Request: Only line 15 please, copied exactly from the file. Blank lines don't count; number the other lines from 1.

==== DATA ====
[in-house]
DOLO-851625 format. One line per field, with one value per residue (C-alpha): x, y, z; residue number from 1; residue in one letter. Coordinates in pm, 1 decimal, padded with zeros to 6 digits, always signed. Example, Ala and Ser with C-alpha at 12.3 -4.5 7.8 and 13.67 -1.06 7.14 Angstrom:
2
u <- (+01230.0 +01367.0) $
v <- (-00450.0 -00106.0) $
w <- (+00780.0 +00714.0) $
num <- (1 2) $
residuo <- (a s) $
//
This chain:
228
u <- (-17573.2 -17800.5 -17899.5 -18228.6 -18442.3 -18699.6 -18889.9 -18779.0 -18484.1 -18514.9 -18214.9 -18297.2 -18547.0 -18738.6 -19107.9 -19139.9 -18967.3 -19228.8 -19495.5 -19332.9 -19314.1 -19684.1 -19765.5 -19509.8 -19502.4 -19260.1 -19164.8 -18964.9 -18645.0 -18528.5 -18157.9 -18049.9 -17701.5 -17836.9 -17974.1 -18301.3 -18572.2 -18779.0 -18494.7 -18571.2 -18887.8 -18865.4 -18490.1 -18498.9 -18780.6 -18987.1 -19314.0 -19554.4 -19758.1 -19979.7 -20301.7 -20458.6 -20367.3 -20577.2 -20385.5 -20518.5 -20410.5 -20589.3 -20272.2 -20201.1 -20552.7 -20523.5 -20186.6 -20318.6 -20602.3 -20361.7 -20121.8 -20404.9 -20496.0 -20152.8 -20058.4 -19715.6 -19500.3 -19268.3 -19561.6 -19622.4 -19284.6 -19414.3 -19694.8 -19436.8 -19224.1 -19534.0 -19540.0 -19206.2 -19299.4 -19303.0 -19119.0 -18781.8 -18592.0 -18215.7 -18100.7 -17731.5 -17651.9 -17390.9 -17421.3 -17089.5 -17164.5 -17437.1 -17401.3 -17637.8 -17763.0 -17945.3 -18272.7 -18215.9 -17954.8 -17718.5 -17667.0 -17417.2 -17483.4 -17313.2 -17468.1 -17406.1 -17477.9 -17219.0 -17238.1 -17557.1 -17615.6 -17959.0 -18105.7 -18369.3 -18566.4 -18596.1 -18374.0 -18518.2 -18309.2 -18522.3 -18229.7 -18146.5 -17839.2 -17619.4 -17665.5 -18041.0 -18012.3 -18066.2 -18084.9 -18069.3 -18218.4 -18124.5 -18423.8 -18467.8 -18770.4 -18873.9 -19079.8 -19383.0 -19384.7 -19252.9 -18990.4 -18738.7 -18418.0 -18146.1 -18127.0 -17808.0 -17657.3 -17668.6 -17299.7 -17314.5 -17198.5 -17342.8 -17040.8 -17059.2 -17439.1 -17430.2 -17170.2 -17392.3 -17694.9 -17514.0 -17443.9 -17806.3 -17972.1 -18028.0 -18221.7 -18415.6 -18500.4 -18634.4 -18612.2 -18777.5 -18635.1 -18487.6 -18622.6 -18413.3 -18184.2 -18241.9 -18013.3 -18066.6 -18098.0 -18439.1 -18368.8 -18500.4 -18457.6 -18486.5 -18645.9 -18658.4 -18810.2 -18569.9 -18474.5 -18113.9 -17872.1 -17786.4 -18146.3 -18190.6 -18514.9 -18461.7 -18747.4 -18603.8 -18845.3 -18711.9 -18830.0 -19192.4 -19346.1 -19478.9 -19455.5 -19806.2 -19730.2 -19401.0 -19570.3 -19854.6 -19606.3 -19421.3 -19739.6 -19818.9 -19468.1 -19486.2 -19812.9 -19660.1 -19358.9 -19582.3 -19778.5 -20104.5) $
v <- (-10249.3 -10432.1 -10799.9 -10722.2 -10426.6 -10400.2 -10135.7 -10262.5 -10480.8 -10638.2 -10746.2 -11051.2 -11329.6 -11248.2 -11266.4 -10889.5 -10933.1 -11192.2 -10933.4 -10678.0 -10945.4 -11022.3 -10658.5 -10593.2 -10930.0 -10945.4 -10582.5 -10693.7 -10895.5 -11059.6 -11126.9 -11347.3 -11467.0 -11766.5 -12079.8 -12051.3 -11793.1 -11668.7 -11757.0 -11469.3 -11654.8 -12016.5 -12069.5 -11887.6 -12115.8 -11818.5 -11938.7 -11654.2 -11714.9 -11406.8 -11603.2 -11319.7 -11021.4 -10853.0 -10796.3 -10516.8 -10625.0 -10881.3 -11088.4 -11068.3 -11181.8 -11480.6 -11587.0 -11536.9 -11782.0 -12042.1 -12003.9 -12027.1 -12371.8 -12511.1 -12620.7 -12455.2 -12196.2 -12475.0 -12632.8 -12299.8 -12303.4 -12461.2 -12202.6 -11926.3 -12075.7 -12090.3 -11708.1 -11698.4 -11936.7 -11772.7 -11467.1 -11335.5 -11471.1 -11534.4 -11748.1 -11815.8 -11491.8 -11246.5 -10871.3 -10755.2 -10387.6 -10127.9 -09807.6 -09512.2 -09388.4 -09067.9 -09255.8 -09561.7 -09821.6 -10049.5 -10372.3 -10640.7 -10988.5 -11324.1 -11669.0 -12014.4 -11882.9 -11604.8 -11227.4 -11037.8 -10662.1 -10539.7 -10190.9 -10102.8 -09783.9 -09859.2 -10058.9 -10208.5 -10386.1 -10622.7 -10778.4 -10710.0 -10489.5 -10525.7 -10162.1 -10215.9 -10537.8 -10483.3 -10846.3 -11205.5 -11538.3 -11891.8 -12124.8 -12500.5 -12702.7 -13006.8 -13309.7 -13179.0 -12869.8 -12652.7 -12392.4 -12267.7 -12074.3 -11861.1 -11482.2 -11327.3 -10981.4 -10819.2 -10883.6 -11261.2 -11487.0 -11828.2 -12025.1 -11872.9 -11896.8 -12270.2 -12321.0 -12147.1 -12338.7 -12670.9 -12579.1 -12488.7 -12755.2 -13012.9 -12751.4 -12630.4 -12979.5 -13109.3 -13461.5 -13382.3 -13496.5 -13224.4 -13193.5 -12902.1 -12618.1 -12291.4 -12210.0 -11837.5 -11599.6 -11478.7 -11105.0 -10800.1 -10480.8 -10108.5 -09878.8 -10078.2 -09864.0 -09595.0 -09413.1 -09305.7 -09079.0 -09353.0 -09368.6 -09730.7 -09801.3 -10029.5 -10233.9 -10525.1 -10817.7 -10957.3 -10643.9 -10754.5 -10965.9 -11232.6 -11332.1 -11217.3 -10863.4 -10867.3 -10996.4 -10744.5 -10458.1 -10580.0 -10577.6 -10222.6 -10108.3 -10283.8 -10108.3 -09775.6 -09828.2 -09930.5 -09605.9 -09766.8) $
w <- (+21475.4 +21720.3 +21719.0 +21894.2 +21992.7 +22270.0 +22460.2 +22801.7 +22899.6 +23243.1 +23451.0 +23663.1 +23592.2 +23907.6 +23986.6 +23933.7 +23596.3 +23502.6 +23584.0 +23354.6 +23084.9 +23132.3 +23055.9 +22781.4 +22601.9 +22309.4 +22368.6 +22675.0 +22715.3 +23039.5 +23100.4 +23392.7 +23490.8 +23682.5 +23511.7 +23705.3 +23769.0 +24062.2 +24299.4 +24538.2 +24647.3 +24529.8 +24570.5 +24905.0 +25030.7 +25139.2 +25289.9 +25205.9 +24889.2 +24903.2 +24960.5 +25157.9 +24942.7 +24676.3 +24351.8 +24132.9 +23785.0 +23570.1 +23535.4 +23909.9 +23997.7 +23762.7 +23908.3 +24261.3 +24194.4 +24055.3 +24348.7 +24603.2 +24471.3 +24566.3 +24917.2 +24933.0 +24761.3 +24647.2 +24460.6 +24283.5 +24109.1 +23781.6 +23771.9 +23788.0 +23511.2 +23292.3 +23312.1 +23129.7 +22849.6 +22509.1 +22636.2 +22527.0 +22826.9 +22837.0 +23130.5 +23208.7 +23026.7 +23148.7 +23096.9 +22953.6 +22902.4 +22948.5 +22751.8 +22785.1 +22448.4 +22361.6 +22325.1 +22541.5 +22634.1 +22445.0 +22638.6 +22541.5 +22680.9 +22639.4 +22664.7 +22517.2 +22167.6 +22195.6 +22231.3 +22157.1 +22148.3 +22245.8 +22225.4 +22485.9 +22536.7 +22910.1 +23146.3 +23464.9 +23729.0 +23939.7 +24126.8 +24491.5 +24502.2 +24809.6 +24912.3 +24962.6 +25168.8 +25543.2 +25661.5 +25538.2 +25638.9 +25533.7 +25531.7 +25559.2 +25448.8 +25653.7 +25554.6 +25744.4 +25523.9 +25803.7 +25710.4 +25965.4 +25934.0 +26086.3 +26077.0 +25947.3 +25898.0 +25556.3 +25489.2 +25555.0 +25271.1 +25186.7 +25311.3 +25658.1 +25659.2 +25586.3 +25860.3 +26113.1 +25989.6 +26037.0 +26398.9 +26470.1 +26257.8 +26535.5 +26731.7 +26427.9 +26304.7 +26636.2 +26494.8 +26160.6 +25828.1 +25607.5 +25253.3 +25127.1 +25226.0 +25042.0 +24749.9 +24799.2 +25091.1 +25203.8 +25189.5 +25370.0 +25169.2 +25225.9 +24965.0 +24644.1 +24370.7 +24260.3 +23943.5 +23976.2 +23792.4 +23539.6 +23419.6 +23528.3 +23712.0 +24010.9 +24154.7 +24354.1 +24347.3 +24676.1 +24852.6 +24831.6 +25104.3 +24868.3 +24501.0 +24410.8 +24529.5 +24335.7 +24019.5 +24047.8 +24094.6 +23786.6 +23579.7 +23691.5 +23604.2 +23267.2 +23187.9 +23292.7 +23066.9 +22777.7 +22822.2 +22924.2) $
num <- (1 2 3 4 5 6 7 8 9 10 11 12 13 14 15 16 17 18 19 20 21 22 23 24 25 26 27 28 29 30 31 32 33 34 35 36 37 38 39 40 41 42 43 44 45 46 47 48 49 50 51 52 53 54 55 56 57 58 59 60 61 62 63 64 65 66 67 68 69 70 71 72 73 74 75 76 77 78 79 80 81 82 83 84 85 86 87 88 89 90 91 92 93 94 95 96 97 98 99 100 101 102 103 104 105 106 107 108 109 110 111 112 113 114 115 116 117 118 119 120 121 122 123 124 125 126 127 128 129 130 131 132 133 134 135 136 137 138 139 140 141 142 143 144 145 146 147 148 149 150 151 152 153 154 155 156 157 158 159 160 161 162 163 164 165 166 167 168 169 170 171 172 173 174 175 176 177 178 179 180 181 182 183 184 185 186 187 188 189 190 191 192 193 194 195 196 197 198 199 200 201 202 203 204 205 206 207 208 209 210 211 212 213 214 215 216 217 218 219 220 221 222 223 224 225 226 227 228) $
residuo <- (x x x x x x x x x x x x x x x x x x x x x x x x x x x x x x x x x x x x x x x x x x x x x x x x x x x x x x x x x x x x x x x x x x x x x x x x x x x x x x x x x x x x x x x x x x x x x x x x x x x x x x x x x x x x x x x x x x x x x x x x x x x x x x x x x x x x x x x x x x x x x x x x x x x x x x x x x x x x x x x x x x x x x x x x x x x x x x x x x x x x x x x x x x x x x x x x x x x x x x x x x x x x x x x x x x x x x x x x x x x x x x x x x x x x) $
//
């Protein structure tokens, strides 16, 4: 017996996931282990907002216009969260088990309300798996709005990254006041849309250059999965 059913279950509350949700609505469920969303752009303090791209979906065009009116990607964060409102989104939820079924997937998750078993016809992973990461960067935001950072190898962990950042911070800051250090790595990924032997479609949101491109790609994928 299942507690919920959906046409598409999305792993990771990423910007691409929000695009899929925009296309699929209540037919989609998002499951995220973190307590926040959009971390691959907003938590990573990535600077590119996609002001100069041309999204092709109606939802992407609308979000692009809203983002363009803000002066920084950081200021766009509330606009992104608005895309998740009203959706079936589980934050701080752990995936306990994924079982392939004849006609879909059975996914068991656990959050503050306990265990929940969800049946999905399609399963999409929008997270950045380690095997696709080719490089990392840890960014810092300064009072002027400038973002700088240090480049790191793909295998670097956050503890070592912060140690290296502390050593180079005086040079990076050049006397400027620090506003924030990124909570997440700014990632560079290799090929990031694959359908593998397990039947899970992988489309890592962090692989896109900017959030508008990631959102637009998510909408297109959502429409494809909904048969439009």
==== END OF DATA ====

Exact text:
num <- (1 2 3 4 5 6 7 8 9 10 11 12 13 14 15 16 17 18 19 20 21 22 23 24 25 26 27 28 29 30 31 32 33 34 35 36 37 38 39 40 41 42 43 44 45 46 47 48 49 50 51 52 53 54 55 56 57 58 59 60 61 62 63 64 65 66 67 68 69 70 71 72 73 74 75 76 77 78 79 80 81 82 83 84 85 86 87 88 89 90 91 92 93 94 95 96 97 98 99 100 101 102 103 104 105 106 107 108 109 110 111 112 113 114 115 116 117 118 119 120 121 122 123 124 125 126 127 128 129 130 131 132 133 134 135 136 137 138 139 140 141 142 143 144 145 146 147 148 149 150 151 152 153 154 155 156 157 158 159 160 161 162 163 164 165 166 167 168 169 170 171 172 173 174 175 176 177 178 179 180 181 182 183 184 185 186 187 188 189 190 191 192 193 194 195 196 197 198 199 200 201 202 203 204 205 206 207 208 209 210 211 212 213 214 215 216 217 218 219 220 221 222 223 224 225 226 227 228) $